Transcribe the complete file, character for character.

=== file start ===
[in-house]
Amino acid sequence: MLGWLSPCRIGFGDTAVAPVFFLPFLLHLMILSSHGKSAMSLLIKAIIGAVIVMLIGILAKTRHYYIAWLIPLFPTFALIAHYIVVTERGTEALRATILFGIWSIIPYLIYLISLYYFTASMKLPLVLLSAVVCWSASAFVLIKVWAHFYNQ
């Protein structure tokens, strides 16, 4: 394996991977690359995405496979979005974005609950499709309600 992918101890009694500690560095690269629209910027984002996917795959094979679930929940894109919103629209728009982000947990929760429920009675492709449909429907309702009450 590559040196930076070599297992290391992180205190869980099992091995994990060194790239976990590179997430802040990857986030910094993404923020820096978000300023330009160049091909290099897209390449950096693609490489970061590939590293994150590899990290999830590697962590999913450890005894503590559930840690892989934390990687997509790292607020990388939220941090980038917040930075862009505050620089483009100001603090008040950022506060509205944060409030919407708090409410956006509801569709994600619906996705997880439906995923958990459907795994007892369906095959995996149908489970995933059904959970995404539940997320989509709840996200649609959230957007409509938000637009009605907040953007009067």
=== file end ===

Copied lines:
[in-house]
Amino acid sequence: MLGWLSPCRIGFGDTAVAPVFFLPFLLHLMILSSHGKSAMSLLIKAIIGAVIVMLIGILAKTRHYYIAWLIPLFPTFALIAHYIVVTERGTEALRATILFGIWSIIPYLIYLISLYYFTASMKLPLVLLSAVVCWSASAFVLIKVWAHFYNQ
């Protein structure tokens, strides 16, 4: 394996991977690359995405496979979005974005609950499709309600 992918101890009694500690560095690269629209910027984002996917795959094979679930929940894109919103629209728009982000947990929760429920009675492709449909429907309702009450 590559040196930076070599297992290391992180205190869980099992091995994990060194790239976990590179997430802040990857986030910094993404923020820096978000300023330009160049091909290099897209390449950096693609490489970061590939590293994150590899990290999830590697962590999913450890005894503590559930840690892989934390990687997509790292607020990388939220941090980038917040930075862009505050620089483009100001603090008040950022506060509205944060409030919407708090409410956006509801569709994600619906996705997880439906995923958990459907795994007892369906095959995996149908489970995933059904959970995404539940997320989509709840996200649609959230957007409509938000637009009605907040953007009067």